Yes, there is good news. There is good news that despite our brokenness, God is merciful. God is gracious. God is slow to anger and abounding in steadfast love. God relents from punishing. Why? Why is God so generous? Is He simply allowing us to get off scot-free? Is He so wishy-washy that He excuses our sin without recourse or cost?

No. Not at all. For God knows we deserve death. God knows we deserve to perish. But God does not want this for us. God does not want His prized creation to suffer eternal torment, so God sent Jesus–a part of His very self–to take on that punishment, the punishment we deserve.

Perhaps this is an old fashioned, out of date idea for you. Perhaps you believe God should just forgive and forget, and that there should be no substitutionary atonement. So, if you believe this, do you think if someone rammed their car into yours that one escapes payment? Do you believe that if a wrong is committed, there should be no justice? Do you believe that if someone has hurt you emotionally, no price should be paid? Of course, most of you don’t believe that at all. When a wrong is committed, payment is demanded–either by the person who committed the wrong or by the person who suffered the wrong. If it is the person who suffered the wrong who pays, then it is called forgiveness.

As we enter Lent, we are called to reflect upon the great cost God paid to obtain forgiveness. We are called to reflect upon the death of God, who took upon human flesh and carried our sins to the cross. And we are called to confront our own sinfulness which nails Jesus once again to that cross day after day after day.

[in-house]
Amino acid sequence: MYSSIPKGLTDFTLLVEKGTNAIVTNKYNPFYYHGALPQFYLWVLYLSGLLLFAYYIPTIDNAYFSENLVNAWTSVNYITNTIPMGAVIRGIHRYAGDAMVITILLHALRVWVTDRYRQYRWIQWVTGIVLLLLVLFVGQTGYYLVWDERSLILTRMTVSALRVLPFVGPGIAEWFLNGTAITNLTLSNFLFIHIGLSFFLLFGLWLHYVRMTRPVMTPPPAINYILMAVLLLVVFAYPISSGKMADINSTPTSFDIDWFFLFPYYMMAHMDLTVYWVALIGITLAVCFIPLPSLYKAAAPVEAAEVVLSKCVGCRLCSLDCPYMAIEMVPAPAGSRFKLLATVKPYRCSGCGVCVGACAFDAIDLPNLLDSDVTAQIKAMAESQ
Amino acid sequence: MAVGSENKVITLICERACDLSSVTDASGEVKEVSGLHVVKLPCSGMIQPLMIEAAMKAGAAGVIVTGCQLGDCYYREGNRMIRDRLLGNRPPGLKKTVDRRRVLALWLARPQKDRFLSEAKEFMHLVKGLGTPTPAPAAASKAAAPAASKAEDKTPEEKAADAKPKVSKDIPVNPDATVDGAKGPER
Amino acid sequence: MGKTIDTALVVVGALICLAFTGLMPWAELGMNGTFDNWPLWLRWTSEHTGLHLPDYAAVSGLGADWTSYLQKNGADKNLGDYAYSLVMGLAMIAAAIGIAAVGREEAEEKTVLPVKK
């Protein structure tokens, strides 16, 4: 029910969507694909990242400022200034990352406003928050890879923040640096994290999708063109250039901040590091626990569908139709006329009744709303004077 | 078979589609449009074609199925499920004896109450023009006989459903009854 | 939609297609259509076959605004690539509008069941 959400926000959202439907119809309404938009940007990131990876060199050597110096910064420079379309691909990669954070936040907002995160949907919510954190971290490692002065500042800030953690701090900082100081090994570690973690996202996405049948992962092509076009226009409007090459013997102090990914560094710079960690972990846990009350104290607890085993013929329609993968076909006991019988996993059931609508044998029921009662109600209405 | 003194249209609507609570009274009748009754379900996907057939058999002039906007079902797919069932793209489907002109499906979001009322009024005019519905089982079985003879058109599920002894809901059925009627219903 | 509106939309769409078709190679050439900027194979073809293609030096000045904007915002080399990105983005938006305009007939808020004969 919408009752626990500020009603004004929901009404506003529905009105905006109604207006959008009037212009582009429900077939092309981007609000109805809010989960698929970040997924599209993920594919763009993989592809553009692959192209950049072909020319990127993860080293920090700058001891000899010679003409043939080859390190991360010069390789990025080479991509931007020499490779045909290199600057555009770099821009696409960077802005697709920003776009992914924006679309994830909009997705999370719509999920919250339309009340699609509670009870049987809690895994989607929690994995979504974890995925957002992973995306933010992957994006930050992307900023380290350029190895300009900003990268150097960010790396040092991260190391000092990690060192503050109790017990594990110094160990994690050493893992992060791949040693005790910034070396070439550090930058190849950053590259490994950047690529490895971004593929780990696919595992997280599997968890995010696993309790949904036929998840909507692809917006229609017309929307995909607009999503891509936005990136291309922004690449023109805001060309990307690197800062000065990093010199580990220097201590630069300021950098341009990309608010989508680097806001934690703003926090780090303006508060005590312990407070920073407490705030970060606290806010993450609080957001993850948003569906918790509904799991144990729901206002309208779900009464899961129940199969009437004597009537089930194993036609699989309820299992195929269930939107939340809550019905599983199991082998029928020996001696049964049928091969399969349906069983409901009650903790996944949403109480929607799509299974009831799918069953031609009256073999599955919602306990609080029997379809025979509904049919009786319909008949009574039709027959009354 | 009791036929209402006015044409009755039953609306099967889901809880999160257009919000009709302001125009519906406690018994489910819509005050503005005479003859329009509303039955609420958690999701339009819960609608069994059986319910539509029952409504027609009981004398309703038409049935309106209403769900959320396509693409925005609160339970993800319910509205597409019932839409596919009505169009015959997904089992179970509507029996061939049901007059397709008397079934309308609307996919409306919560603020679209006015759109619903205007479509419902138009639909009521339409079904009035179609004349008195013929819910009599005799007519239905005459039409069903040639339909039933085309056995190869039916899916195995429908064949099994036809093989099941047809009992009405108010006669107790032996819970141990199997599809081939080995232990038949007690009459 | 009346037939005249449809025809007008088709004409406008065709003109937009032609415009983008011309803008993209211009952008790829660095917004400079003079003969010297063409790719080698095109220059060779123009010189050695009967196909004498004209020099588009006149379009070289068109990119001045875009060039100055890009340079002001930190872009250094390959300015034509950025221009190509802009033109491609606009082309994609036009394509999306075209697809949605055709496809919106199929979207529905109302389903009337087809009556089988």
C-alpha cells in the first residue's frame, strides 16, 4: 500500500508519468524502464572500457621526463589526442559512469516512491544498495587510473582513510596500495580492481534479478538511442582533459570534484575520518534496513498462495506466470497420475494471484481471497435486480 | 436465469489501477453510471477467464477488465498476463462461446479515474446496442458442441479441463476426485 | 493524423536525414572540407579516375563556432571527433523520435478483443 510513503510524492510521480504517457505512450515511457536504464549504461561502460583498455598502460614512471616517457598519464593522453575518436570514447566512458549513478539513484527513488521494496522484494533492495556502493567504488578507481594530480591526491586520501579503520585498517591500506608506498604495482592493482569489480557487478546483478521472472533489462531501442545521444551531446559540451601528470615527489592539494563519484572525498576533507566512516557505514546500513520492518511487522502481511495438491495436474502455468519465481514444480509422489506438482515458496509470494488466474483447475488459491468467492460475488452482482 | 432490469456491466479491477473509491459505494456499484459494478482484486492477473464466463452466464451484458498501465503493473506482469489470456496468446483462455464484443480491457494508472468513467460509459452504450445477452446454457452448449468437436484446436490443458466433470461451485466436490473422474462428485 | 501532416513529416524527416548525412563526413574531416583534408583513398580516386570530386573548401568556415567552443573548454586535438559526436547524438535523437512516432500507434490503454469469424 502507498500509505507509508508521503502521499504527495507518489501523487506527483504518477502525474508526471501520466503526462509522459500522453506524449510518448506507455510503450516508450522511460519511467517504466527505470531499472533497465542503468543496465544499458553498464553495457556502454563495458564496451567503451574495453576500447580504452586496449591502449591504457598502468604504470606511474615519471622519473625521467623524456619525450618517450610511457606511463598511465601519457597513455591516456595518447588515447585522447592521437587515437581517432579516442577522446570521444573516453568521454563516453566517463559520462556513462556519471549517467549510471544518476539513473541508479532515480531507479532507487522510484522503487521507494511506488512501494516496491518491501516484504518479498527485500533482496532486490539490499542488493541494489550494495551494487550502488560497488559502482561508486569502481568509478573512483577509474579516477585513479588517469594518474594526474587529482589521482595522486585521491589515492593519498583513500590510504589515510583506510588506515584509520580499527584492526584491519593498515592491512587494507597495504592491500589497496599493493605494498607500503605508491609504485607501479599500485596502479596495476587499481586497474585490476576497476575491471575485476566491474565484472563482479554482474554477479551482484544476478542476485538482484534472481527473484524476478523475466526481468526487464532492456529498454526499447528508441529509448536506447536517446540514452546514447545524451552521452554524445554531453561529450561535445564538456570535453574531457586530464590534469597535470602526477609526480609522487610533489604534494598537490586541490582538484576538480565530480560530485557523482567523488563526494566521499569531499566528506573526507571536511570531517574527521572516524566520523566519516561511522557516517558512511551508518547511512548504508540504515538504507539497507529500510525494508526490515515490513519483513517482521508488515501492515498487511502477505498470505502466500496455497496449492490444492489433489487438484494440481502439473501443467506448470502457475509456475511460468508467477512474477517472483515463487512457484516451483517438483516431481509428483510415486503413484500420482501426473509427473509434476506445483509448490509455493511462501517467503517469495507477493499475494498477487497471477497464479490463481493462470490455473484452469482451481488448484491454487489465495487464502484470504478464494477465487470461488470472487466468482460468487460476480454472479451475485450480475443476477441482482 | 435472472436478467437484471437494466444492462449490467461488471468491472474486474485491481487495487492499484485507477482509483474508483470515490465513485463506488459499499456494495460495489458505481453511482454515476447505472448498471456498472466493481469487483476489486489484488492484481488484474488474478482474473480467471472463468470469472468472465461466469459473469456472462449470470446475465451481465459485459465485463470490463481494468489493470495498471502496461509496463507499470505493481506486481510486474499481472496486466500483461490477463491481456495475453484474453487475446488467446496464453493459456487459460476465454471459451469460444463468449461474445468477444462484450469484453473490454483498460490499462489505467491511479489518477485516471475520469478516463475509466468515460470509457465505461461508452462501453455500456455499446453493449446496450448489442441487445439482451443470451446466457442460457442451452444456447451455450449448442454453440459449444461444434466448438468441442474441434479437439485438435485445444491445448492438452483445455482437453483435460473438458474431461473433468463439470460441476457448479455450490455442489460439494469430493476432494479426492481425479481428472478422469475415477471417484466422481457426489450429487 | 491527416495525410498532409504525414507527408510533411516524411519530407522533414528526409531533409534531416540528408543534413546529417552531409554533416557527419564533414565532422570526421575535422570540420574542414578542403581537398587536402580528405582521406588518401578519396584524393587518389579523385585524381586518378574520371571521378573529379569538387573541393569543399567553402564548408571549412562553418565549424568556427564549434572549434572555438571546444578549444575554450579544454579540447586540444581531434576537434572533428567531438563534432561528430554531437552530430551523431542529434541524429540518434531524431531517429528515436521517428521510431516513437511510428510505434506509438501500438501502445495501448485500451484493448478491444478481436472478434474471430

Of course, usually we don’t take the time to contemplate this. Usually, we are so busy rushing from one event to the next. We occupy every waking moment with doing things: web browsing, work, social events, extra-curricular activities, shopping, dining out, partying, or what have you. Our calendars are full and overflowing, and at the end of the week we are so worn out and worn down that we crash and burn.

You see, I believe that one of our sins as a society these days is that we have come to idolize time. It is at a premium, and we have to do as much as possible lest we be seen as lazy, slothful, incompetent, or unfulfilled. If you don’t believe me, ask yourself, when is the last time you said or thought to yourself, "I have nothing to do," and you were glad about that?

And so, before we can confront all the other parts of our heart which are darkened, I believe we must begin confronting our need to stay busy. I believe we need to begin confronting our fear of silence and solitude. I believe we need to confront our fear of being still and quiet–of remembering a time before cell phones and games and apps which occupy our minds even when we are alone and actually have the time to think and observe what God may be up to in the midst of our daily lives.

This Lent, I intend to slow down. I intend to carve out space for quiet and solitude. Already, I have had to give up a couple of nights of choir practice, much to the chagrin of Janice. But my evenings have filled up with work related items. My kids need their dad around at least one night per week. Slow down. Be. Be a father. Be a mother. Be a child of God.

Slow down and return to God. Confront your sin. Ask for God’s healing touch in your life. Be at peace. Amen.